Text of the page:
Like other arts venues around the country, Soka University’s Performing Arts Center has sat silent and empty for most of the last two years. But ironically, the pandemic might have benefitted the university and its well-regarded music programming in an unintended way.

Soka was one of Orange County’s principal vaccination sites last year. People who otherwise had never been to the picturesque but out-of-the-way campus got to see it for the first time. Its manicured grounds, central Peace Fountain and serenely beautiful buildings make quite a first impression.

“I think that it definitely raised awareness of Soka University as a whole,” said Renee Bodie, general manager of the university’s Performing Arts Center. “I’m going to be interested to see if it changes the demographic or the ticket sales now that more people know where we are.”

Not that Soka’s performing arts series has ever had difficulty attracting those who appreciated good music. Over the last decade, it has offered one of the most impressive classical music seasons in the region. Bodie has always brought in an eclectic mix of big-name performers in other genres as well.

This season is no exception. Along with some familiar classical music names such as Joshua Bell, Emanuel Ax, Yefim Bronfman and Garrick Ohlsson, Soka’s upcoming season includes some well-respected artists from other musical realms: jazz trombonist Delfeayo Marsalis, world music icon Angelique Kidjo, respected L.A. rock band Los Lobos and folk music legend Judy Collins, to name a few.

The lineup is notable even for Soka. That was always Bodie’s intention.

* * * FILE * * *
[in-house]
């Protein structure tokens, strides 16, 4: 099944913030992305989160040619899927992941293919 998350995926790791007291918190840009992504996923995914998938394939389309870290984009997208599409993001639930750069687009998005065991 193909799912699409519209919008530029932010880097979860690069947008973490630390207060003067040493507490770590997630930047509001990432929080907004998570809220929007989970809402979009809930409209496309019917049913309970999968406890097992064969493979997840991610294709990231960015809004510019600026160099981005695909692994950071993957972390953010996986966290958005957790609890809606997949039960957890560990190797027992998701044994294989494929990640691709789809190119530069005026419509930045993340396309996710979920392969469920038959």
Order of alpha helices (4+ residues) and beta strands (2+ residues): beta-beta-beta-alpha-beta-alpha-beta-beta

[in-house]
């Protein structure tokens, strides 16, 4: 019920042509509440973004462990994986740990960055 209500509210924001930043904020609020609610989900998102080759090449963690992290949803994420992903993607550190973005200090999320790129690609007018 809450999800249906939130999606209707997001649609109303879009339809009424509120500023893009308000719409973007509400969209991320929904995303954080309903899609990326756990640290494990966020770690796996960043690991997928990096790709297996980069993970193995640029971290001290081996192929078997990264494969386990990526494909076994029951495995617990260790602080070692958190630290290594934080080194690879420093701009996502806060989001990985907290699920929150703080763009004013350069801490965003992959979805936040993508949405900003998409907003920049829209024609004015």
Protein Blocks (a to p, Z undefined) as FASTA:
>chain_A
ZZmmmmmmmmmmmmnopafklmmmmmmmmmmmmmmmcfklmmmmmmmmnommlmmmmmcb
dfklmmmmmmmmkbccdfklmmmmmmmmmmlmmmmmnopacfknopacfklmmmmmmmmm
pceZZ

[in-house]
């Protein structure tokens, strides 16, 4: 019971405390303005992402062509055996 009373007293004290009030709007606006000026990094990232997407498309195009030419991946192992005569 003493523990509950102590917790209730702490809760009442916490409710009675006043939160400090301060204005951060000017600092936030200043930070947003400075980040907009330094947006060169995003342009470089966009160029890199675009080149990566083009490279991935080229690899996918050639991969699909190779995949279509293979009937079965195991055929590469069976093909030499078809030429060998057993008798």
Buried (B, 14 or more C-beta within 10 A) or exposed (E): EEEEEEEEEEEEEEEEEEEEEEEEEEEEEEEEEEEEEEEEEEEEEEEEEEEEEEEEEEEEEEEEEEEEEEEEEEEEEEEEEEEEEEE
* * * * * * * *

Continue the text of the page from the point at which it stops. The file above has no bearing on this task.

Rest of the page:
“Originally it was going to be our 10th anniversary season, so of course I wanted to make a huge splash,” Bodie said. “The season that was planned had to be greatly abbreviated because of the pandemic.”

Some artists’ appearances were delayed more than once because of the pandemic. “Poor Manny Ax — I think we postponed him four times,” she said.

But the delay has brought some unexpected benefits. One of highlights of the upcoming season will be the performance of a new concerto for percussion and orchestra composed by Danny Elfman for acclaimed British percussionist Colin Currie. It will be given its North American premiere April 24 with the Pacific Symphony Chamber Orchestra, conducted by music director Carl St.Clair.

“We’re very excited about this one,” Bodie said. “It was co-commissioned by (Soka University) and the London Philharmonic. It premieres in London in March, and then it is not played again until it’s performed here in April.”

Bodie considers nontraditional programming her strong suit. “That’s what I have always programmed over the years. I look for artists that are going to offer diversity to our patrons. We want to expand (the audience’s) exposure to the arts, but in addition, the artists we bring in have to be of a sufficiently high caliber. I’m looking for someone who is excellent at their craft and at the same time is going to offer something unusual.”

Among those artists, Bodie is especially excited about Los Lobos, a veteran East L.A. band that she has worked with many times over the course of her career.